On July 12, the Centers for Medicare & Medicaid Services (CMS) published its 2019 Medicare Physician Fee Schedule Proposed Rule (Proposed Rule) covering a wide range of topics. In our series of articles, we have summarized and offered our insights on several key provisions. Note that comments on the Proposed Rule were due to CMS by September 10, 2018, and we expect CMS to publish the Final Rule later this fall. Of the 15,313 comments CMS received on the Proposed Rule, 1,212 of them included the acronym MIPS. You can review all the comments here.
In addition to the usual updates to Part B payment policies, the Proposed Rule includes numerous changes to the Quality Payment Program (QPP). With regard to MIPS—the Merit-Based Incentive Payment System—CMS continues to implement the program per statutory requirements, while streamlining processes and reducing burden.
The following summarizes CMS’ proposed changes to the specific performance measures in each of the four MIPS categories (Quality, Cost, Improvement Activities, and Promoting Interoperability (formerly known as Advancing Care Information, which was the successor to Meaningful Use). In a separate article, we address the seven most important proposed changes to MIPS’s scope and application.
For those wishing to take a deeper dive, CMS has published a 28-page fact sheet detailing its proposed changes to the QPP for 2019.
For 2019, CMS proposes to re-weight the Quality category at 45% of the overall MIPS score (down from 50%). The five percentage points removed from the Quality bucket would be re-allocated to the Cost category (resulting in an increase in that category from the current 10% weight to 15%). CMS proposes the minimum performance period for the Quality category remain at 12 months.
For 2017 and 2018, Eligible Clinicians (ECs), groups, and virtual groups must use the same reporting mechanism (e.g., claims, registry, EHR) for all quality measures. For most measures, the benchmark varies depending on the selected reporting mechanism; thus, the same level of performance can net a different score based on the reporting mechanism utilized. As a result, much time and effort have been spent identifying the optimal combination of measures for a selected reporting mechanism.
CMS now proposes to permit the use of multiple reporting mechanisms for the submission of quality data in 2019, including reporting on the same measure using multiple mechanisms. In that case, CMS would use the highest score across the multiple mechanisms to calculate the overall Quality score.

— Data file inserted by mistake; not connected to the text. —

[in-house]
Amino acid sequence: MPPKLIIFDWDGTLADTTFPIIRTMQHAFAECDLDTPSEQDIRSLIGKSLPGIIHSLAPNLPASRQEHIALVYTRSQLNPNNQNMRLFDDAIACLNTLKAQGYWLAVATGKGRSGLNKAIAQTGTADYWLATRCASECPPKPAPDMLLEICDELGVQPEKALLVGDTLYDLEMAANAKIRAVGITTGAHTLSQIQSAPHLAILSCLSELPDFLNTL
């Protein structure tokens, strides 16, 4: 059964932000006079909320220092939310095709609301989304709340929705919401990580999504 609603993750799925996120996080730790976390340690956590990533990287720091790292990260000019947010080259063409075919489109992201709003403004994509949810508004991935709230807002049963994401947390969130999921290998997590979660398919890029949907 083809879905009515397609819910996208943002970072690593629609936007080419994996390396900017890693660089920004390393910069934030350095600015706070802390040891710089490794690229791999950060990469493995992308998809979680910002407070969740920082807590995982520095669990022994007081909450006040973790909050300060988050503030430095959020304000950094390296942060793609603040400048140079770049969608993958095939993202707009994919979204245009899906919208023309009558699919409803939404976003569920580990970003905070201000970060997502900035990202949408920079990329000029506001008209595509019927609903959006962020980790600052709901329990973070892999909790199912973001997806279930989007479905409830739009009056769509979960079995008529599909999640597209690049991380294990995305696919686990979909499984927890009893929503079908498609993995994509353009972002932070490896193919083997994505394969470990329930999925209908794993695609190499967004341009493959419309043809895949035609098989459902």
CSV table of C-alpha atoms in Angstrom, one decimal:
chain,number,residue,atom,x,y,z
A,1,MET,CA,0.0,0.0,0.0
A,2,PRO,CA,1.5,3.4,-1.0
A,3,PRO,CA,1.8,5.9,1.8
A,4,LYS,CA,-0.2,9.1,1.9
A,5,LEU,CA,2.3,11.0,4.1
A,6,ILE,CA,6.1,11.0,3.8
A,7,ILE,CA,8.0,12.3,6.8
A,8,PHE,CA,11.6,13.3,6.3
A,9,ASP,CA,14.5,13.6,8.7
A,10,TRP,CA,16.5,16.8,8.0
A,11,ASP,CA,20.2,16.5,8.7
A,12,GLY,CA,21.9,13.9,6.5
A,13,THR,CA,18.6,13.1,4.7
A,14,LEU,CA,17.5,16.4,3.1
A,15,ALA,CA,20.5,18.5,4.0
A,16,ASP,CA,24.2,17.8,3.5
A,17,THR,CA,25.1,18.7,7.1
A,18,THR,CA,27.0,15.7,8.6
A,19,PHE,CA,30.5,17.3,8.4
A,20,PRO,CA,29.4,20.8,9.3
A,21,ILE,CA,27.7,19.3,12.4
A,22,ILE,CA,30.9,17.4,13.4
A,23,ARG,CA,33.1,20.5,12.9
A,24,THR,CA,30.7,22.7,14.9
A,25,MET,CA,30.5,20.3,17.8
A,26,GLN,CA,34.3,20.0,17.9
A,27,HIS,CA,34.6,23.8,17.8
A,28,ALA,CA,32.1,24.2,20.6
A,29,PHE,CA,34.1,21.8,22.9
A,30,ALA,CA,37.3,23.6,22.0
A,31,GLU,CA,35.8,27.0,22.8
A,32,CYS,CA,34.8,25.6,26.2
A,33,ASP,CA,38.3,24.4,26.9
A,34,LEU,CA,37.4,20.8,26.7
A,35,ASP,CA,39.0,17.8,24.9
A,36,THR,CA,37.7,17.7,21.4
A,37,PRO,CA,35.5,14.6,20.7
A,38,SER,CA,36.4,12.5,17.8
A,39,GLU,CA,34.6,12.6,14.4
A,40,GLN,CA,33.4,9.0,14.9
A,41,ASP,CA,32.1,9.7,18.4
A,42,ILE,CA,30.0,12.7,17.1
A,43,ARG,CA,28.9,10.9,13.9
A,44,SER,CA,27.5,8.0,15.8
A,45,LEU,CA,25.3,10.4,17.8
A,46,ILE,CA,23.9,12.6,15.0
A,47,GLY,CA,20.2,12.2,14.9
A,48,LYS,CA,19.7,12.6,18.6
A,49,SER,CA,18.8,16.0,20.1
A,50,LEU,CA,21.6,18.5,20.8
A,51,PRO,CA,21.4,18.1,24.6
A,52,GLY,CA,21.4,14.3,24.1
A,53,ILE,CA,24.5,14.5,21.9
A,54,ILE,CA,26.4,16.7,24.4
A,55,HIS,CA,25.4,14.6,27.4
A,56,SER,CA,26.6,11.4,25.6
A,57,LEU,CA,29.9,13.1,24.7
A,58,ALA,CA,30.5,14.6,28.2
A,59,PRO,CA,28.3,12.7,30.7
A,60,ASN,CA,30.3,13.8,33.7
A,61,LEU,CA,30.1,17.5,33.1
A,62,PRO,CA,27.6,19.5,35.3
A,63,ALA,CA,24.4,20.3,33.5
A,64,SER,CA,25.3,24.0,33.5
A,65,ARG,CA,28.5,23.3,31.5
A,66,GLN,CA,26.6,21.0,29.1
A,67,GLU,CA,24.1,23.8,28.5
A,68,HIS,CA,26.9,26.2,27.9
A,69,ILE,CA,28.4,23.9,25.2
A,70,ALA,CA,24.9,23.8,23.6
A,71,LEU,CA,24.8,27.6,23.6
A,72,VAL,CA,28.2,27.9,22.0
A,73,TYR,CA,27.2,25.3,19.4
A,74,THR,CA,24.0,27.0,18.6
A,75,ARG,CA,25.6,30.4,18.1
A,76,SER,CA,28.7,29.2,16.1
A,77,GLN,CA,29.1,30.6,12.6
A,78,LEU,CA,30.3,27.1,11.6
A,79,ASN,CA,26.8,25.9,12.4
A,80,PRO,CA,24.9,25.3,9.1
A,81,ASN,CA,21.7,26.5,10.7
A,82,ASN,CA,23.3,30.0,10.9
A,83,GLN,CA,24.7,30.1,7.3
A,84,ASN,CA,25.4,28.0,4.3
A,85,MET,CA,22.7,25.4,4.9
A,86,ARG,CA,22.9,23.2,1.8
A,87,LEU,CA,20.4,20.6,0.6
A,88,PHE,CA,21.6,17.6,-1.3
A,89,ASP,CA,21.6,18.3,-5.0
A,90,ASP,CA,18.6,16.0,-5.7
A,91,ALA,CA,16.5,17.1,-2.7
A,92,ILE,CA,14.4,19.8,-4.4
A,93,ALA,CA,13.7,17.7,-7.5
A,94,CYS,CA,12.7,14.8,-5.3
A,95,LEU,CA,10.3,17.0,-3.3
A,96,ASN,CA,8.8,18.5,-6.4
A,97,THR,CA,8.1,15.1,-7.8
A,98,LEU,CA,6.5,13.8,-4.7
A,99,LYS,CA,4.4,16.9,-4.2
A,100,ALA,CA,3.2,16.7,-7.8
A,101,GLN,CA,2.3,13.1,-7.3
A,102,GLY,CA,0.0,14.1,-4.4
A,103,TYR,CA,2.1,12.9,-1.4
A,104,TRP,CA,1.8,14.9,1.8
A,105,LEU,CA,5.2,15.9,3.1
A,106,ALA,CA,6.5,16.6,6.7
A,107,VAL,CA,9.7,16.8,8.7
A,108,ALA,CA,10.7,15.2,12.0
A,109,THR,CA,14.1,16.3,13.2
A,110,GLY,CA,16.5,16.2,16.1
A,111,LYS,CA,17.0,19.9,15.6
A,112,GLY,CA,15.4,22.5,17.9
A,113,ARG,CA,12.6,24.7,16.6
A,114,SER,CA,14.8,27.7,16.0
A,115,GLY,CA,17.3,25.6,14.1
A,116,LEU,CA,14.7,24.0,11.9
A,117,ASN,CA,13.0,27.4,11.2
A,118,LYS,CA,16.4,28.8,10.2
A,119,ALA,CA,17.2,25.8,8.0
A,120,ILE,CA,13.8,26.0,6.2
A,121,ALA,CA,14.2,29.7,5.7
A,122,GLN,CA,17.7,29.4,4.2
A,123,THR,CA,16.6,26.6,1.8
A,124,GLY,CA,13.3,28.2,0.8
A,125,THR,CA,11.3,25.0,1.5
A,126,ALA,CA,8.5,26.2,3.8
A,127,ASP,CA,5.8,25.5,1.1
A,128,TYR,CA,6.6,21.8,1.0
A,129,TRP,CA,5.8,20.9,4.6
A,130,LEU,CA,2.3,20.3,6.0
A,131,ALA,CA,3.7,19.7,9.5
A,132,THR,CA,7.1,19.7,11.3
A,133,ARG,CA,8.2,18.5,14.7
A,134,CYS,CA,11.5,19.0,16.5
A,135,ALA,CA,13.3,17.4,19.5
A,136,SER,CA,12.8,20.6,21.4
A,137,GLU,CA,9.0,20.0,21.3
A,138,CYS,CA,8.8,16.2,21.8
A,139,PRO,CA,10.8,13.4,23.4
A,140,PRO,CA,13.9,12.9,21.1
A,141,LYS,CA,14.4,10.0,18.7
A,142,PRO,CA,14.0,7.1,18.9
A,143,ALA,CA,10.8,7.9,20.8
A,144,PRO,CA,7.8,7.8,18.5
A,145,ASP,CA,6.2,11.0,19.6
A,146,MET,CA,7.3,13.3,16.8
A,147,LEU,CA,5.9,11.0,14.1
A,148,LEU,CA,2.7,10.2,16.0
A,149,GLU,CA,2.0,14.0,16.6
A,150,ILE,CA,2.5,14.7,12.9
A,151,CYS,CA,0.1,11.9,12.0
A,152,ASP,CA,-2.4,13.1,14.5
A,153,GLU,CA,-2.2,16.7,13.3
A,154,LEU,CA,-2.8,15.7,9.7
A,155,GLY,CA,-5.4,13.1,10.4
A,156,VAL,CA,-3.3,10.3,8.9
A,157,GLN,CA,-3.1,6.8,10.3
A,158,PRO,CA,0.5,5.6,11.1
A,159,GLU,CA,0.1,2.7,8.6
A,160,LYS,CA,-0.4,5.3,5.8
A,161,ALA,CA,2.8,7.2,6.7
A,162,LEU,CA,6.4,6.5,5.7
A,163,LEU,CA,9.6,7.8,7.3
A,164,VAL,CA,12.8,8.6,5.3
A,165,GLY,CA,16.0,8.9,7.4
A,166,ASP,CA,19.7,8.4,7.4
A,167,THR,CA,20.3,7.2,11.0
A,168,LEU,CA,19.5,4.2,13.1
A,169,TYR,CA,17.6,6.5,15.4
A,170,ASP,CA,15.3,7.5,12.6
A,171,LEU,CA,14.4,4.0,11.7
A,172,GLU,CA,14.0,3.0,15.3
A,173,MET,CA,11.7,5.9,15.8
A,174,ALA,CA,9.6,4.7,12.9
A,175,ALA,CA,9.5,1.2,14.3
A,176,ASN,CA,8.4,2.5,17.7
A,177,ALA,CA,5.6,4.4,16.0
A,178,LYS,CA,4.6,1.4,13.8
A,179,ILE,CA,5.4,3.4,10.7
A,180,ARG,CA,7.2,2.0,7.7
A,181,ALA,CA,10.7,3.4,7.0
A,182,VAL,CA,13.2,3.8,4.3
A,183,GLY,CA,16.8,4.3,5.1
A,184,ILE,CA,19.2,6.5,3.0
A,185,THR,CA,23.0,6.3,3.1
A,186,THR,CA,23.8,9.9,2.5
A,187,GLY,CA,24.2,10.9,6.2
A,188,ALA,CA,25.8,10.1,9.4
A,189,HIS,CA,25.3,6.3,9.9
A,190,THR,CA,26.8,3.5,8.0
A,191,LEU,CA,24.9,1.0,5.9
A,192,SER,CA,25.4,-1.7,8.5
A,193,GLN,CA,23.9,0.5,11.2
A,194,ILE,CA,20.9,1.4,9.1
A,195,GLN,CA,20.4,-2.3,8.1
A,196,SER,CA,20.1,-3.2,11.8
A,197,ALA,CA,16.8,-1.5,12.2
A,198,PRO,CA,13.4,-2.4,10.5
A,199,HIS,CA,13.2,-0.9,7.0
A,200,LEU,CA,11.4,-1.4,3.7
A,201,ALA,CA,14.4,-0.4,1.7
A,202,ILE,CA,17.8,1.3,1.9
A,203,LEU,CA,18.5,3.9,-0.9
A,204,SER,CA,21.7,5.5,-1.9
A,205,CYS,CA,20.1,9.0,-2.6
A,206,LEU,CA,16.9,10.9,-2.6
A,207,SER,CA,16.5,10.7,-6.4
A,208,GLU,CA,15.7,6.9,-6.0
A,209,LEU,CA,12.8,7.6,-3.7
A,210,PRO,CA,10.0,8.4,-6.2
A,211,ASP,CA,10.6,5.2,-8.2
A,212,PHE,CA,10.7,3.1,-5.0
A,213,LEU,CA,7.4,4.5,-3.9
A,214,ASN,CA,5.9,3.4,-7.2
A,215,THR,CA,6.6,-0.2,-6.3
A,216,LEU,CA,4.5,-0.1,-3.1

CMS also proposes to change the manner in which the small practice bonus is applied. For 2018, a five-point bonus is added to the final MIPS score for qualifying ECs, groups, and virtual groups that submit data in at least one performance category. For 2019, CMS proposes to add a three-point bonus to the Quality numerator for qualifying ECs, groups, and virtual groups that submit data in the Quality category.
As noted above, CMS proposes re-weighting the Cost category from 10% to 15%. CMS will continue to calculate scores using claims data; no additional reporting is required for ECs or groups. CMS proposes the minimum performance period for the Cost category remain at 12 months.
In addition to the current Total Per Capita Cost Medicare Spending Per Beneficiary measures, CMS proposes to add eight procedural and acute inpatient medical care episodes. Unlike the current measures, which are attributed to an EC or group based on the plurality of primary care services, these new measures will be attributed based on direct involvement in the episode of care.
CMS had intended to add improvement scoring to the Cost category beginning in 2018, rewarding providers who demonstrated a reduction in costs as compared to prior years. However, the Bipartisan Budget Act of 2018 delayed consideration of improvement in the Cost category until 2022.
CMS proposes maintaining the weight to final score of the Improvement Activity category at 15% and the minimum performance period at 90 days. As proposed, the inventory of activities would include six new and five modified activities, with one activity deleted. Also, the Promoting Interoperability bonus would be removed.
Promoting Interoperability (formerly Advancing Care Information)
For 2019, CMS proposes maintaining the weight to final score of the Promoting Interoperability category at 25% and the minimum performance period at 90 days. CMS intends to continue to re-weight this category to 0% for certain types of providers and in certain circumstances, and would expand the types of providers to include new ECs (including physical therapists, occupational therapists, clinical social workers, and clinical psychologists).
CMS proposes ECs must use the 2015 edition of Certified EHR Technology, or CEHRT. The option of using the 2014 edition or a combination of the two would be discontinued.
CMS proposes eliminating the base and performance categories and replacing them with scoring at the individual measure level under each category. Similar to the 2018 performance year, eligible clinicians will be required to report certain measures from each of the following four objectives:
- Health Information
- Provider-to-Patient Exchange
- Public Health and Clinical Data Exchange
However, for the 2019 performance period, CMS proposes adding two new measures to e-prescribing:
- Query of Prescription Drug Monitoring Program
- Verify Opioid Treatment Agreement
PYA assists providers in navigating the complex MIPS requirements and maximizing performance. Contact a PYA executive below for more information at (800) 270-9629.
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